Gabrielle
While Xena is all action and mind, Gabrielle is heart and spirit. It is her influence that keeps the two in an almost constant dialogue about the role of violence. This is also unprecedented in an action genre. What movie or TV show questions whether violence rules the world and whether destiny must only be shaped by warriors? Who tells stories where the sidekick commits to “the path of love” (non-violent resistance as personified by the Jesus figure Eli)? Gabrielle eventually embraces her path as a warrior but she is lit by a deep spiritual love that Xena doesn’t have. She doesn’t have Xena’s past so she’s less burdened. As the sidekick, her character is defined by her relationship to Xena, but it’s totally different from the standard role of “virgin, girlfriend, mother, whore” that’s standard fare in contemporary storytelling.

Callisto

Callisto

Callisto
A recurring character and everyone’s favorite villain, Callisto is Xena’s constant reminder of her past. Evil Xena killed Callisto’s family and burned her village to the ground. Callisto then embarked on a mission of revenge. She has an army of male warriors but she explicitly turns down both male companionship and alcohol—certainly not something you see at the movies. (Callisto is as complex a character as Xena is—she’s ruled by a thirst for vengeance but when she finally triumphs she discovers all her hatred has left her “just empty.” By then she’s immortal, so she endures the living hell of hating her existence.)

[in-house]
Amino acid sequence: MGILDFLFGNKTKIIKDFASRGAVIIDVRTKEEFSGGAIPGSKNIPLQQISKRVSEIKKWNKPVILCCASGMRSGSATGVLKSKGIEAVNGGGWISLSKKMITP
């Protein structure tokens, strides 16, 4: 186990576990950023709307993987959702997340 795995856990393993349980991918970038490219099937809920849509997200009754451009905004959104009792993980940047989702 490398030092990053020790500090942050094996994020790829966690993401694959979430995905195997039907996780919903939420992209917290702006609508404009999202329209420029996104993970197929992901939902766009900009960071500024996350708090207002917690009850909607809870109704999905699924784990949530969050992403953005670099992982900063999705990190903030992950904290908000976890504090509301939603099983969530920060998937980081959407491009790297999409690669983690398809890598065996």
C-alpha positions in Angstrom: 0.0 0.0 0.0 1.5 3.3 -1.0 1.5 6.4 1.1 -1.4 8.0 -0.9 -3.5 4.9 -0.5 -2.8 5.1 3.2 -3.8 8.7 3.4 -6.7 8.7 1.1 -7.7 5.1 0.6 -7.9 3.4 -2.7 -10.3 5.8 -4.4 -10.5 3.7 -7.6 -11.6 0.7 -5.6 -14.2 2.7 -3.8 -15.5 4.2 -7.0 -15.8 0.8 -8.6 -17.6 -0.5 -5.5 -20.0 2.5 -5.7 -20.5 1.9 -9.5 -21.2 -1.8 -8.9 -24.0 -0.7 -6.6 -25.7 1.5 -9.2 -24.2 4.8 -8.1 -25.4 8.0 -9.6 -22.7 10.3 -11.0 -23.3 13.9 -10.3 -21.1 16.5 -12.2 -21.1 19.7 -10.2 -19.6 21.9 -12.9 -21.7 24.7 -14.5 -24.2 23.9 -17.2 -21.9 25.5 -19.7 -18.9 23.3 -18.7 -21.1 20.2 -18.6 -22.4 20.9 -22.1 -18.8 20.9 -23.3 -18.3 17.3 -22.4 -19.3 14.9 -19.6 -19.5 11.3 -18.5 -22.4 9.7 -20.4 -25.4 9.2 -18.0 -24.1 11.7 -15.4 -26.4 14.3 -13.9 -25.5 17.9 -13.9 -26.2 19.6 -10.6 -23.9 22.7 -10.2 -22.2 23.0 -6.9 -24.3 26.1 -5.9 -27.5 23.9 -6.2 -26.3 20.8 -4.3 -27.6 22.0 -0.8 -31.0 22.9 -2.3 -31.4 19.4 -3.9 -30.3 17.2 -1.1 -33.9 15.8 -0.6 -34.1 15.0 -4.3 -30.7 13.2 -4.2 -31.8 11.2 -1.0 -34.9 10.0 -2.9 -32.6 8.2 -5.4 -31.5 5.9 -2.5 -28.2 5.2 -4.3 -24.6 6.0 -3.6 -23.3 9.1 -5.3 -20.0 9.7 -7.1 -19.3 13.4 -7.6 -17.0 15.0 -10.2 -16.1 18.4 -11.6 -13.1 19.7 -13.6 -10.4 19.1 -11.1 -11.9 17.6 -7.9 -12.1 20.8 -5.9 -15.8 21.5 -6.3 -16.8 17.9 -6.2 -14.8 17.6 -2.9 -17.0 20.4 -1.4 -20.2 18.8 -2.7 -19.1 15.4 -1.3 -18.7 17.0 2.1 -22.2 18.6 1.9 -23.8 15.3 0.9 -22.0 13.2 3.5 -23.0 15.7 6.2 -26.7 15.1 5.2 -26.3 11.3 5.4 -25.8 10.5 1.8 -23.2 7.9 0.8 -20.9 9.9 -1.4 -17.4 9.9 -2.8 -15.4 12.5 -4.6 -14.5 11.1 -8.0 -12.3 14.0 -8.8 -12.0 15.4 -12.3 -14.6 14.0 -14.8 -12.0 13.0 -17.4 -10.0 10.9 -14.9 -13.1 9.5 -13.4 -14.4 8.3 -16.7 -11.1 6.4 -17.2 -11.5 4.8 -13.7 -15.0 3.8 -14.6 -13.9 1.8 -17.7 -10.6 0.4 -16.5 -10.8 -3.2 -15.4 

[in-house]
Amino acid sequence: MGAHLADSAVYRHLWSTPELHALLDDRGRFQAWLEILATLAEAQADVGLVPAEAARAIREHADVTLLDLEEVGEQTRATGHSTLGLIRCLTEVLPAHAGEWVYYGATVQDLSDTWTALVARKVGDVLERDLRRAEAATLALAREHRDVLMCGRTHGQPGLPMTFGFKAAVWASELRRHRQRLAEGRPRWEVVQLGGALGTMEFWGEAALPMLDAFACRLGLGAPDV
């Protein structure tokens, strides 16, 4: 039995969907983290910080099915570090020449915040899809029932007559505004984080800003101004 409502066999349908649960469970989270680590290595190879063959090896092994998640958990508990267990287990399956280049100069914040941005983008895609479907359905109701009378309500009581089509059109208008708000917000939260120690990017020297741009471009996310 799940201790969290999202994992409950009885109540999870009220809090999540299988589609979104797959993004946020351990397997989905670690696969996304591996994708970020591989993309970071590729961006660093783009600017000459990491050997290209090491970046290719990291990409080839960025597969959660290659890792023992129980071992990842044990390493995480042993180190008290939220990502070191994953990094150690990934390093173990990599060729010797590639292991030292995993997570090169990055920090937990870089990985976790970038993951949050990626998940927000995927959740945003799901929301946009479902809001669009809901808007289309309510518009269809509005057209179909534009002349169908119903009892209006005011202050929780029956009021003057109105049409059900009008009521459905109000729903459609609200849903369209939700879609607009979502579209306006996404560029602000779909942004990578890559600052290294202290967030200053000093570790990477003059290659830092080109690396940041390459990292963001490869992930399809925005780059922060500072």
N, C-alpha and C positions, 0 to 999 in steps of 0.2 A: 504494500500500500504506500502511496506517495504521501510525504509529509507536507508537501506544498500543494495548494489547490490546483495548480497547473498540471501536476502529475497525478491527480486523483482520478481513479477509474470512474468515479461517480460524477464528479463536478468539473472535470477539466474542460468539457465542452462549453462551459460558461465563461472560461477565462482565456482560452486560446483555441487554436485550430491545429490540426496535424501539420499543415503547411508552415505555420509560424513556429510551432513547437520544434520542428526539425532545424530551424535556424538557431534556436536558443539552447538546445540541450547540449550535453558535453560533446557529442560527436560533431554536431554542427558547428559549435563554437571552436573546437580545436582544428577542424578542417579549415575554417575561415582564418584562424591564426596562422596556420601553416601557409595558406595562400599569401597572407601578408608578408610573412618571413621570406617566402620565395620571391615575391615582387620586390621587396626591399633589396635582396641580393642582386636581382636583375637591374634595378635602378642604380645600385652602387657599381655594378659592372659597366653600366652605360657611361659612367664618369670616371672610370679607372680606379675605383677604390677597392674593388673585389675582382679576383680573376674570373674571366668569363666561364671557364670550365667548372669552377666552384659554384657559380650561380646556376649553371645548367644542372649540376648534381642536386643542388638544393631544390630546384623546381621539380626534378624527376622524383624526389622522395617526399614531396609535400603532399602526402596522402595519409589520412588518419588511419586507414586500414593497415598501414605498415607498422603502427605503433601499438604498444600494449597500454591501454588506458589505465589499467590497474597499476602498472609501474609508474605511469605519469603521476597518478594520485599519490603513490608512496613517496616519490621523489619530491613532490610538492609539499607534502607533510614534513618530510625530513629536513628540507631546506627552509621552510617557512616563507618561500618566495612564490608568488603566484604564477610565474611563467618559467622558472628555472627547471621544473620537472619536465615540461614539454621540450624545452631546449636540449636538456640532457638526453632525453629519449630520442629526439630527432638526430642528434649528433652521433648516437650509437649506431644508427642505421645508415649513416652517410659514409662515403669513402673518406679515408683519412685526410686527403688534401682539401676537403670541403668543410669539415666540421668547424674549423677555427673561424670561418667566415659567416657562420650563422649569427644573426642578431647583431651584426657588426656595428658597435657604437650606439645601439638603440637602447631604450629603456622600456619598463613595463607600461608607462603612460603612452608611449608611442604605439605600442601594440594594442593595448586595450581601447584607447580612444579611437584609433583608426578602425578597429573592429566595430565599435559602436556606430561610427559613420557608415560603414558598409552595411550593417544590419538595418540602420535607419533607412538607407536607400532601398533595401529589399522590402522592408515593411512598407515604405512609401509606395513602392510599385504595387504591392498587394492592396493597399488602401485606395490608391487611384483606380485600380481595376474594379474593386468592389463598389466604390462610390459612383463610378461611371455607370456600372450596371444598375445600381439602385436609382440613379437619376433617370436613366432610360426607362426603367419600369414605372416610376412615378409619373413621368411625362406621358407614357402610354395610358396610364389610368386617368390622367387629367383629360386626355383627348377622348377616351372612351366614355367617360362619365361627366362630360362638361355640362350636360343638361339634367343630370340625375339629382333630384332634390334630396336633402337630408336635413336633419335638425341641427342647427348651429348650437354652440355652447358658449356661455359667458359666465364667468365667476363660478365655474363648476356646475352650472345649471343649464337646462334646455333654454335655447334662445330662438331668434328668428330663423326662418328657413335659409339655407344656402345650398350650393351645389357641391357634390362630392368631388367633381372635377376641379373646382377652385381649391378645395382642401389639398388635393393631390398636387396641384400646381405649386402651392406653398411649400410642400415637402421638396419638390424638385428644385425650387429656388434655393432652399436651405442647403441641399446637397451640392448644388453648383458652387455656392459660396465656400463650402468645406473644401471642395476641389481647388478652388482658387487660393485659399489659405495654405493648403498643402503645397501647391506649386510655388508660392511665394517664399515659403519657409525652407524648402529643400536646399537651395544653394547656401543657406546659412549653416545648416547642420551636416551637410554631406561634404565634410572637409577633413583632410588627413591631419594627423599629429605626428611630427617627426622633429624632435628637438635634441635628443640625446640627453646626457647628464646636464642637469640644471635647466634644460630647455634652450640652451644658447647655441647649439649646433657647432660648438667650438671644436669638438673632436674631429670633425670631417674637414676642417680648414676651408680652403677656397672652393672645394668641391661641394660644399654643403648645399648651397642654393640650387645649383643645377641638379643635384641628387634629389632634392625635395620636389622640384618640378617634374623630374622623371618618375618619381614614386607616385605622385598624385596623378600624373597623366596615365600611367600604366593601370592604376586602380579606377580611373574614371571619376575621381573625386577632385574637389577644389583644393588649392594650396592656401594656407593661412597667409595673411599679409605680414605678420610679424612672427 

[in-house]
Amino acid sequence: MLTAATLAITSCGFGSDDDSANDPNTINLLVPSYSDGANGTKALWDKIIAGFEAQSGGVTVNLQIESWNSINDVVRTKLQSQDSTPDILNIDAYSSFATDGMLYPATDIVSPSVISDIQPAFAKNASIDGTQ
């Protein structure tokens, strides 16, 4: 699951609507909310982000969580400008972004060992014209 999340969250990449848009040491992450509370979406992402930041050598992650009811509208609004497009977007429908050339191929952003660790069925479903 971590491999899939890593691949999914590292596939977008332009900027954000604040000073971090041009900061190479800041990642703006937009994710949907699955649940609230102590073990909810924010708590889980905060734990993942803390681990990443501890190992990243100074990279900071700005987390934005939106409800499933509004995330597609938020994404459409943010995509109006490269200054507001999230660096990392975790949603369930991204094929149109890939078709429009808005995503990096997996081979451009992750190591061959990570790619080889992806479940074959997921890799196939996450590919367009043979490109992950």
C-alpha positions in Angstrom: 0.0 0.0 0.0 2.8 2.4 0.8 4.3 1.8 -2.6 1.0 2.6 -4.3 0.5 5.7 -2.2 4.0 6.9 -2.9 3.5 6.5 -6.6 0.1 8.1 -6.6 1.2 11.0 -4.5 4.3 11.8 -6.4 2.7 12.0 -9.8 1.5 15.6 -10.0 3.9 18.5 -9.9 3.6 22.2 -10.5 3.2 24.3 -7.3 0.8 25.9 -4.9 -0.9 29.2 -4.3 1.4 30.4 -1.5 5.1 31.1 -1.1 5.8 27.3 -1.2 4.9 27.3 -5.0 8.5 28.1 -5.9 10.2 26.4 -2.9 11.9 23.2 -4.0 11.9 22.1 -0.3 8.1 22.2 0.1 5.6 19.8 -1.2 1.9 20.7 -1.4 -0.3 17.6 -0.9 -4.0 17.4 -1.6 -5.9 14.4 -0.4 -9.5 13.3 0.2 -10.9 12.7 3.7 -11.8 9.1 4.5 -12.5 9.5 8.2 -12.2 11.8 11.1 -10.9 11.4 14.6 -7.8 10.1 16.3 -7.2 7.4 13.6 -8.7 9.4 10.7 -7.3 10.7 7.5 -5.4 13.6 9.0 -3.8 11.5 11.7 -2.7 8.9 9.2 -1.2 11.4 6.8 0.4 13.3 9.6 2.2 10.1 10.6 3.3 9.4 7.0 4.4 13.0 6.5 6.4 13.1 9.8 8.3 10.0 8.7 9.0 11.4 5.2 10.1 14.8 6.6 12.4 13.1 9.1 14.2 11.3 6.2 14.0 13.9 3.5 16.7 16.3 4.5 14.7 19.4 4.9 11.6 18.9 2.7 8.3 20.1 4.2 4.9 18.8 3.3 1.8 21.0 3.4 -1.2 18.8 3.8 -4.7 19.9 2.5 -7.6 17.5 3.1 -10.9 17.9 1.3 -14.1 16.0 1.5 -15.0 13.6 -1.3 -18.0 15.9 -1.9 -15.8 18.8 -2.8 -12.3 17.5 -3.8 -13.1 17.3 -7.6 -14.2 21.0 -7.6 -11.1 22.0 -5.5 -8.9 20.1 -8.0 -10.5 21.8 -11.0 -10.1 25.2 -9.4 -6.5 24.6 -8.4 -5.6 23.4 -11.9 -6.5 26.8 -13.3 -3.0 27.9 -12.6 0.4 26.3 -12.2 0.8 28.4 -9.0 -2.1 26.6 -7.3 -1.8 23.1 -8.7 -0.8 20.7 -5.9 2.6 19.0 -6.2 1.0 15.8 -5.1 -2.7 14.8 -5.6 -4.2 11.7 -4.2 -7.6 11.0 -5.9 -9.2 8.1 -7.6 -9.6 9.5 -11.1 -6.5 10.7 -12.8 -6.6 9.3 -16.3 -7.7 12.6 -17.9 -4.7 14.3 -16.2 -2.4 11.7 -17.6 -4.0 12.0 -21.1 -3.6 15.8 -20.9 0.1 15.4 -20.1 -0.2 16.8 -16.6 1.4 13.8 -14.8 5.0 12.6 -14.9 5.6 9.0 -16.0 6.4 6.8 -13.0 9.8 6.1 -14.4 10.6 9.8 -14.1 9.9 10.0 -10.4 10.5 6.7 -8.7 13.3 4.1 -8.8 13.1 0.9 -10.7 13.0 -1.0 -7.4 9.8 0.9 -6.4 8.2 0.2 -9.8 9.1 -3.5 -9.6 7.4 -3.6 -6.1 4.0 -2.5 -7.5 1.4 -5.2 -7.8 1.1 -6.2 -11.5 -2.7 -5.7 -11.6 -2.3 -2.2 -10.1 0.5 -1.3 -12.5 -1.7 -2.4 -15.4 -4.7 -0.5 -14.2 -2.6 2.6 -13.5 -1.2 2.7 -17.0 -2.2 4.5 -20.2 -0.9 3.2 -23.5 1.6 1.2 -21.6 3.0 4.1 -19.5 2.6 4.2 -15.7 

Alti

Alti

Alti
This recurring character still gives me the creeps, no matter how many times I see the series. She is a shaman, completely amoral, interested only in the pursuit of power. Evil Xena falls under her spell because Alti promises to make her “Destroyer of Nations.” Instead she practically destroys Xena’s soul. She wants spiritual power more than physical domination but she’ll take anything she gets. She has no male companions.

Ephiny

Ephiny

Ephiny